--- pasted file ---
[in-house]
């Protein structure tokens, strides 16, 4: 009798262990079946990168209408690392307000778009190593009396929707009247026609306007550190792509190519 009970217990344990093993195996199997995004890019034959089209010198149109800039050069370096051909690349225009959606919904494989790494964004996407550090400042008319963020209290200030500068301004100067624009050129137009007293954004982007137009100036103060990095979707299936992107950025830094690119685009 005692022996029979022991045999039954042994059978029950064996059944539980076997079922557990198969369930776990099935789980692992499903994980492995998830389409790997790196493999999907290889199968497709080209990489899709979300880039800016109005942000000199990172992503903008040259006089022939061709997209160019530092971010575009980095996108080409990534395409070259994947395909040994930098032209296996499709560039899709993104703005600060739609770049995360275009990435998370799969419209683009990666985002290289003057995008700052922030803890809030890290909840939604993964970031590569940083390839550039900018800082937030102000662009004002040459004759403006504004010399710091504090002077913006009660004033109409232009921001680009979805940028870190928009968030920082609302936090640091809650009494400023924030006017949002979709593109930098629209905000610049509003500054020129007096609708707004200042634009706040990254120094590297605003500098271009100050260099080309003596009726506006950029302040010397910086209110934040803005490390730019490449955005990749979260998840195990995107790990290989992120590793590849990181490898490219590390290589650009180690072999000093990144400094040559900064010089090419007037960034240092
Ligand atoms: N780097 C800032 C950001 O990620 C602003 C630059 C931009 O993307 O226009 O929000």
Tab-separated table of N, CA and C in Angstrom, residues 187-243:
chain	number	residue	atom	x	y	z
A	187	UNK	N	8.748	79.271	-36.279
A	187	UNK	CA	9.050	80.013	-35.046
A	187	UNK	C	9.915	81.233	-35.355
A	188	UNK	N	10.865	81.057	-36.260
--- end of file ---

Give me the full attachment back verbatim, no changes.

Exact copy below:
[in-house]
């Protein structure tokens, strides 16, 4: 009798262990079946990168209408690392307000778009190593009396929707009247026609306007550190792509190519 009970217990344990093993195996199997995004890019034959089209010198149109800039050069370096051909690349225009959606919904494989790494964004996407550090400042008319963020209290200030500068301004100067624009050129137009007293954004982007137009100036103060990095979707299936992107950025830094690119685009 005692022996029979022991045999039954042994059978029950064996059944539980076997079922557990198969369930776990099935789980692992499903994980492995998830389409790997790196493999999907290889199968497709080209990489899709979300880039800016109005942000000199990172992503903008040259006089022939061709997209160019530092971010575009980095996108080409990534395409070259994947395909040994930098032209296996499709560039899709993104703005600060739609770049995360275009990435998370799969419209683009990666985002290289003057995008700052922030803890809030890290909840939604993964970031590569940083390839550039900018800082937030102000662009004002040459004759403006504004010399710091504090002077913006009660004033109409232009921001680009979805940028870190928009968030920082609302936090640091809650009494400023924030006017949002979709593109930098629209905000610049509003500054020129007096609708707004200042634009706040990254120094590297605003500098271009100050260099080309003596009726506006950029302040010397910086209110934040803005490390730019490449955005990749979260998840195990995107790990290989992120590793590849990181490898490219590390290589650009180690072999000093990144400094040559900064010089090419007037960034240092
Ligand atoms: N780097 C800032 C950001 O990620 C602003 C630059 C931009 O993307 O226009 O929000």
Tab-separated table of N, CA and C in Angstrom, residues 187-243:
chain	number	residue	atom	x	y	z
A	187	UNK	N	8.748	79.271	-36.279
A	187	UNK	CA	9.050	80.013	-35.046
A	187	UNK	C	9.915	81.233	-35.355
A	188	UNK	N	10.865	81.057	-36.260